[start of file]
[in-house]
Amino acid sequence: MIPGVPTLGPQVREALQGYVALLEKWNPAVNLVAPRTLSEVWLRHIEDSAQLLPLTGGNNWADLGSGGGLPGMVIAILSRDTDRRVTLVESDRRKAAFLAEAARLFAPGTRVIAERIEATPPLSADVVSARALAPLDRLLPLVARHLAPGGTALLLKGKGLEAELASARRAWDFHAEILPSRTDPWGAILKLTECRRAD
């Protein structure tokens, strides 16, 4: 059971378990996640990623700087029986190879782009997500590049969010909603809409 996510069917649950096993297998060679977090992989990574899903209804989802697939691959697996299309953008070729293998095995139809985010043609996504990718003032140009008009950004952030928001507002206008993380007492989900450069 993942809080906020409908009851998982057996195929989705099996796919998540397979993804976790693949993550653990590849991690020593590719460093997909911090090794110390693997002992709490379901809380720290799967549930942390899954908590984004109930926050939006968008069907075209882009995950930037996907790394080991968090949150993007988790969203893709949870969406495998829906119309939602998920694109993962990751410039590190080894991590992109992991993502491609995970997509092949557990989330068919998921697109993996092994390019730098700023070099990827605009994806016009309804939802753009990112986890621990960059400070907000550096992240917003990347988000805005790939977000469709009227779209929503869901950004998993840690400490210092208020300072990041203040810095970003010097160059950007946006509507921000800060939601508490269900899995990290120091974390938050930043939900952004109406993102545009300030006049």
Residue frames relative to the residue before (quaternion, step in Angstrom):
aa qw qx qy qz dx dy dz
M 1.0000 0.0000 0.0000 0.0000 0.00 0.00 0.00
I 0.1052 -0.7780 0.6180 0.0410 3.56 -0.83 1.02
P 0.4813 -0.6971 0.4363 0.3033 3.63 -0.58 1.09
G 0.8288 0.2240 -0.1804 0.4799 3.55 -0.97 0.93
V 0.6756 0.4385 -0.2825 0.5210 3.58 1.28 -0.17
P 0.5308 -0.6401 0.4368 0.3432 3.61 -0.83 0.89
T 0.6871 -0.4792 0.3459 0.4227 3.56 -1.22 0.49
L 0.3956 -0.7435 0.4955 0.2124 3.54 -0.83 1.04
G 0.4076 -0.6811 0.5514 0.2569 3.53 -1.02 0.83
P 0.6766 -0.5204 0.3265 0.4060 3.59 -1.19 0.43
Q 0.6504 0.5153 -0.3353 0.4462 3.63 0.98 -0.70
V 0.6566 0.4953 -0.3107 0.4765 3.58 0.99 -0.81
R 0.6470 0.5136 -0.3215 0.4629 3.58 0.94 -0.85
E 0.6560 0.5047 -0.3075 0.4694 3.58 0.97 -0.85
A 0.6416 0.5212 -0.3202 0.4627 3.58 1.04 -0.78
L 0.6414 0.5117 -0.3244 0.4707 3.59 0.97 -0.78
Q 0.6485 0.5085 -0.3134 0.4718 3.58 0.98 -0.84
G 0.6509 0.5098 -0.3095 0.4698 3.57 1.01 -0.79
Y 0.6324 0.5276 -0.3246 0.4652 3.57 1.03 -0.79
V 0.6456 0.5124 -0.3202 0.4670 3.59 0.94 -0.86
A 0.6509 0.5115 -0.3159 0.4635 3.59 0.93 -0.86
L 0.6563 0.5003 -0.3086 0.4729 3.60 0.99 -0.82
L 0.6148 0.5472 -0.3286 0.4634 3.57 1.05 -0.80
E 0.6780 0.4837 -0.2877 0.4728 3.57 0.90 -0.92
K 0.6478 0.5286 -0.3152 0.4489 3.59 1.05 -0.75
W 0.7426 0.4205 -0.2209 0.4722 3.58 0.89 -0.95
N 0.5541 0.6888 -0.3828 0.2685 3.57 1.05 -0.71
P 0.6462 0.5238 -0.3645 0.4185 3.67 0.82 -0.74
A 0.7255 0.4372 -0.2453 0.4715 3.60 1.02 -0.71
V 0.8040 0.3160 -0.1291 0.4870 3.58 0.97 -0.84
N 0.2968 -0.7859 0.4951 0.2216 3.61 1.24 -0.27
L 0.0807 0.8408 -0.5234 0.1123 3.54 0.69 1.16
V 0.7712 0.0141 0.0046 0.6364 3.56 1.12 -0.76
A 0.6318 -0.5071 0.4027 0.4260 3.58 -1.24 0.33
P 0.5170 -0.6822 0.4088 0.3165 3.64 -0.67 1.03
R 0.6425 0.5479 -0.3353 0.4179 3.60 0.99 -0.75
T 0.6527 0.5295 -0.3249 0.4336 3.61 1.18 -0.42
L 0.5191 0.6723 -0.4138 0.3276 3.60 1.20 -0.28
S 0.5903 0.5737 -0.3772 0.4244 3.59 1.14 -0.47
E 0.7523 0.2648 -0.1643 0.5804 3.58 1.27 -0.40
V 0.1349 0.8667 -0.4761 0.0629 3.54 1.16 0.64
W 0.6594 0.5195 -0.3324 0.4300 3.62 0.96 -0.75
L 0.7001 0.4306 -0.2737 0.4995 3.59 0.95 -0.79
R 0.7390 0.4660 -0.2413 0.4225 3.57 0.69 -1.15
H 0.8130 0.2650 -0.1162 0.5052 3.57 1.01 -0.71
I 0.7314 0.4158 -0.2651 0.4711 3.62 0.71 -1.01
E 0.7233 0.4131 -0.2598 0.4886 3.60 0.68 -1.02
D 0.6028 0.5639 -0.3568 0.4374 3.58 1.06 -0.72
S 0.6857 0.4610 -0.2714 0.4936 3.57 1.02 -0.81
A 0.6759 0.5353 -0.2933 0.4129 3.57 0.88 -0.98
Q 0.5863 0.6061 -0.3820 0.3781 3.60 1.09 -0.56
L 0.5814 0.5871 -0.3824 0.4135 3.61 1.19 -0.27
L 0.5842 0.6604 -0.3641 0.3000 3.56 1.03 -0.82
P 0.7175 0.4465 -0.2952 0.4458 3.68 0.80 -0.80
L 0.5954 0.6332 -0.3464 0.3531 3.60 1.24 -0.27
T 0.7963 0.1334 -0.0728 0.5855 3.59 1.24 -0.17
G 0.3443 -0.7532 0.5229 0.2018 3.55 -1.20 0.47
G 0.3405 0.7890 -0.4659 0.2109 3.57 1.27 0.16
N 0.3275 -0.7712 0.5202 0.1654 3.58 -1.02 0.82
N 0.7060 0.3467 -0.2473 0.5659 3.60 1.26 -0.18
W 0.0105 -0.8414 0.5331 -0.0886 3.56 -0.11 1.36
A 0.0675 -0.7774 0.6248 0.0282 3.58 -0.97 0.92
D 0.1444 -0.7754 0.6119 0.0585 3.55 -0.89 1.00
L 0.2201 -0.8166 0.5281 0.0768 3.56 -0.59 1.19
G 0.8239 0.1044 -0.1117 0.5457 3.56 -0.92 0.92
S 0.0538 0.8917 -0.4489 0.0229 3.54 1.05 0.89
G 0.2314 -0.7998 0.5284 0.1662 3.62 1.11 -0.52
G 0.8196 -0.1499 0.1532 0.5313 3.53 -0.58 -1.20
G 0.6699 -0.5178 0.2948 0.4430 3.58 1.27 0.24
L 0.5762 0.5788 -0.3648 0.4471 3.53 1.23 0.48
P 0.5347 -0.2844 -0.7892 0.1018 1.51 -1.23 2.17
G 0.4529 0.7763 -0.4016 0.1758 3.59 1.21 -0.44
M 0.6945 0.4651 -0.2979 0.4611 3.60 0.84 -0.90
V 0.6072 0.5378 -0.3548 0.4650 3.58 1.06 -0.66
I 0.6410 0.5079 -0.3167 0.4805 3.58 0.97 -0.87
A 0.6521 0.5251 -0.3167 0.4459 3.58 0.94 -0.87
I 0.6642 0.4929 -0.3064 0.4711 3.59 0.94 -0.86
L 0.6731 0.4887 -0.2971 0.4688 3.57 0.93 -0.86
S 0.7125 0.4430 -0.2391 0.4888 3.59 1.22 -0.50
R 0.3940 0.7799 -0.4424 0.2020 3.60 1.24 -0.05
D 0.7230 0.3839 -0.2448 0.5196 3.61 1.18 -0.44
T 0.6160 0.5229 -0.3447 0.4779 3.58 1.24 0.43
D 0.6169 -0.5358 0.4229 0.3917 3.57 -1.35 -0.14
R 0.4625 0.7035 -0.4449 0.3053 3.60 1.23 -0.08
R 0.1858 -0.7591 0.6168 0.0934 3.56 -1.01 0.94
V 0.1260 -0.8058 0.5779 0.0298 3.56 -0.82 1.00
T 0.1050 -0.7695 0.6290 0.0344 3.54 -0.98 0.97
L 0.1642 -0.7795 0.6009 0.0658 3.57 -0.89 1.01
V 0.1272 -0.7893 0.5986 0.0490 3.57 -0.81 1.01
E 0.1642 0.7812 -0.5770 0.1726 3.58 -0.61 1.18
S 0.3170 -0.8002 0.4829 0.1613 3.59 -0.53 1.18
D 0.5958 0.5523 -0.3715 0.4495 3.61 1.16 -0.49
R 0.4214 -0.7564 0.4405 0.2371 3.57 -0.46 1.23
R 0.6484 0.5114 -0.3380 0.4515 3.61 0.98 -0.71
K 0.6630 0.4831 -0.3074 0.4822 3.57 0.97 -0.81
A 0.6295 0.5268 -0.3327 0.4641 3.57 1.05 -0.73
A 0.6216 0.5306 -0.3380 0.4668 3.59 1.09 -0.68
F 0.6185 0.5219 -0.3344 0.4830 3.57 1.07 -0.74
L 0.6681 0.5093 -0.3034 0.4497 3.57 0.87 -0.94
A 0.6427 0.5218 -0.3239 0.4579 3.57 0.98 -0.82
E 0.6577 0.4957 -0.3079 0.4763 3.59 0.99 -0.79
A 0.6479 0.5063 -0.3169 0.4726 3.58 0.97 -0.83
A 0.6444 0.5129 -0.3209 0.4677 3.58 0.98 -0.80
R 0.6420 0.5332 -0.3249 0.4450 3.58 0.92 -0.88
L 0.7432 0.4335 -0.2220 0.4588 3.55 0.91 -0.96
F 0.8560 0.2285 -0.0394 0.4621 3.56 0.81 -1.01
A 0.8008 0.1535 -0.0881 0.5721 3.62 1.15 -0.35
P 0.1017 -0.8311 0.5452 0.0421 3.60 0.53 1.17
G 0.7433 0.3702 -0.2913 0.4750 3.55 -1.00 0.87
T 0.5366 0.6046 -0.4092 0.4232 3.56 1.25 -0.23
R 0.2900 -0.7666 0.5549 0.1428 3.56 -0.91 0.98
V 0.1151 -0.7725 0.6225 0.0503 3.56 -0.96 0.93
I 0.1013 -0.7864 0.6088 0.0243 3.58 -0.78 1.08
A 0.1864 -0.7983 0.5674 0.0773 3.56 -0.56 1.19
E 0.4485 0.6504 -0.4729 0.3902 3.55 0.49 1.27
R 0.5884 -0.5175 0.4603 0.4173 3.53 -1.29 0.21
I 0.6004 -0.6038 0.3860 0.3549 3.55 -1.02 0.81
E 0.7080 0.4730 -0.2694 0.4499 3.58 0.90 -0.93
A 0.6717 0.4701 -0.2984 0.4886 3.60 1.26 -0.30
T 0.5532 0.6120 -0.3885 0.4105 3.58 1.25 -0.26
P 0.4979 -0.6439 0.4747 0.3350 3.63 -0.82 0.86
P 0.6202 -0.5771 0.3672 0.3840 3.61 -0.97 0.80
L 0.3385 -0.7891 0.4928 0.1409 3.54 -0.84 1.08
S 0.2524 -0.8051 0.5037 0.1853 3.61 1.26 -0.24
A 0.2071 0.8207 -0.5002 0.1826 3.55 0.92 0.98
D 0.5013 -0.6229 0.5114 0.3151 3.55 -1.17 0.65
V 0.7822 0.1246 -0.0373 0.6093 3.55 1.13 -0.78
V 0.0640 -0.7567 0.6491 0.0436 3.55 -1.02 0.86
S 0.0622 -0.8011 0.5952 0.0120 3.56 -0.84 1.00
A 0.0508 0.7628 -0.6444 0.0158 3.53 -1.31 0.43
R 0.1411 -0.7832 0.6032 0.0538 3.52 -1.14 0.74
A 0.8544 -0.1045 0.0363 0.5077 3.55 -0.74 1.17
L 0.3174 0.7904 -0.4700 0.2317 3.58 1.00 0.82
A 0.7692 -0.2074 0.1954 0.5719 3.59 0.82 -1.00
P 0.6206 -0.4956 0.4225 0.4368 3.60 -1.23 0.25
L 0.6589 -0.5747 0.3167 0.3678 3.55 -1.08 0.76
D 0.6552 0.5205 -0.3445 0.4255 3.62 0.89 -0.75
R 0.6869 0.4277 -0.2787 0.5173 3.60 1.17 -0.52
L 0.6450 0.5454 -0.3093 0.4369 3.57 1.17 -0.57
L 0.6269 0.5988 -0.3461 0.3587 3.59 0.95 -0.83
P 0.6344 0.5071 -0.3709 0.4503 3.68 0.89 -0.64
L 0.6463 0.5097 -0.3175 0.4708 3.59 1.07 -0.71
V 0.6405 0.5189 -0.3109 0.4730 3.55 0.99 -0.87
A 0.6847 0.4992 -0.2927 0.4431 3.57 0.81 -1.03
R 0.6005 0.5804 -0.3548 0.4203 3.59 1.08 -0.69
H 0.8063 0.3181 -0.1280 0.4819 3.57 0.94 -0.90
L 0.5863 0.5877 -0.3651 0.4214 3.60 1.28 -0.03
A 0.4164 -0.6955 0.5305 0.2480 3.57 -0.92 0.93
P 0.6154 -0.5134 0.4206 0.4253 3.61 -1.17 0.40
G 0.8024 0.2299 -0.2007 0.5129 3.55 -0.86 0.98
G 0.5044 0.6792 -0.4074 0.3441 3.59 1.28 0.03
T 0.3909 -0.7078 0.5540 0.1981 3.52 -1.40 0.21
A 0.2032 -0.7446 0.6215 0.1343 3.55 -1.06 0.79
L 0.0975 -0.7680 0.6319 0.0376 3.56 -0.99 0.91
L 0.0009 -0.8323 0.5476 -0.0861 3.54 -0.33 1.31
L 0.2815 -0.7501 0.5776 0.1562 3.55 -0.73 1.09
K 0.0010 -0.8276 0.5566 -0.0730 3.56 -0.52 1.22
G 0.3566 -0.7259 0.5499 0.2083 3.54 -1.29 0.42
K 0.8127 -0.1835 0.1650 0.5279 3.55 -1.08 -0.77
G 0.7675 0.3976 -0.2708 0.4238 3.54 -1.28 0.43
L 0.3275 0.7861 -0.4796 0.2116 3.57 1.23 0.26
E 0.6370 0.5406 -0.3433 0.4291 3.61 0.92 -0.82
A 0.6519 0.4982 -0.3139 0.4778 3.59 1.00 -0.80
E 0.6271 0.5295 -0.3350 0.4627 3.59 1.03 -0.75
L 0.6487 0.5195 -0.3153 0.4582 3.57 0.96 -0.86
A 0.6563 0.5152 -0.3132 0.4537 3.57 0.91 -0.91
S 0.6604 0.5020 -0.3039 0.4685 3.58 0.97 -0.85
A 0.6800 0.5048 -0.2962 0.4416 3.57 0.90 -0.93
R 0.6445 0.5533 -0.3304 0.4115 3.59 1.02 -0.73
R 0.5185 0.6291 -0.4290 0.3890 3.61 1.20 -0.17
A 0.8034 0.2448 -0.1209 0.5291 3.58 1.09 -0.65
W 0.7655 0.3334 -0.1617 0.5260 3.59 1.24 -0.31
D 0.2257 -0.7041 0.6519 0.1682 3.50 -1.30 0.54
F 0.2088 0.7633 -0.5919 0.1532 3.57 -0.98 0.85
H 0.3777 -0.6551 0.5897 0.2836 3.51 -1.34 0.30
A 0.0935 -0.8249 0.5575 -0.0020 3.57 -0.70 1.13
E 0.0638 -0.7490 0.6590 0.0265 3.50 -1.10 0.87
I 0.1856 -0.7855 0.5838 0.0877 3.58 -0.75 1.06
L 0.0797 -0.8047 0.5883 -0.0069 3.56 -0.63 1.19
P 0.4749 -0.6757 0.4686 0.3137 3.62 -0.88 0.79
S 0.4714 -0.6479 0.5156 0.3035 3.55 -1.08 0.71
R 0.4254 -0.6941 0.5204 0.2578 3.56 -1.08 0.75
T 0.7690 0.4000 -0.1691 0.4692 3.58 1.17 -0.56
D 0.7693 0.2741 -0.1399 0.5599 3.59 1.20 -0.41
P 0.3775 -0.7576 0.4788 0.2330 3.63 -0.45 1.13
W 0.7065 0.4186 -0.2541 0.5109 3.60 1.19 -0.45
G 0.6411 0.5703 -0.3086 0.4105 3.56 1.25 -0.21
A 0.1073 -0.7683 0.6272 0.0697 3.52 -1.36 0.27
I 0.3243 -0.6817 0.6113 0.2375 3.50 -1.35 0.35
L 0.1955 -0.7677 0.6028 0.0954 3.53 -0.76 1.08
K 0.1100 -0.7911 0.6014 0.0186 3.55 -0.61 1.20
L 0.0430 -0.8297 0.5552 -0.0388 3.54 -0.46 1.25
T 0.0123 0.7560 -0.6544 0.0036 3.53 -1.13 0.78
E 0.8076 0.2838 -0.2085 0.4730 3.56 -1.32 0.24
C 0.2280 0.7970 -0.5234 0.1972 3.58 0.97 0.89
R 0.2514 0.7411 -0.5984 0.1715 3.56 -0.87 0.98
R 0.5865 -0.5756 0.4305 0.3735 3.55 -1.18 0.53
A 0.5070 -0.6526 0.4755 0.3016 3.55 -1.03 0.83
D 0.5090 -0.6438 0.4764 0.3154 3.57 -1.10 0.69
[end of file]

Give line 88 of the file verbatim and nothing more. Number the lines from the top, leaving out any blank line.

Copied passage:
D 0.6169 -0.5358 0.4229 0.3917 3.57 -1.35 -0.14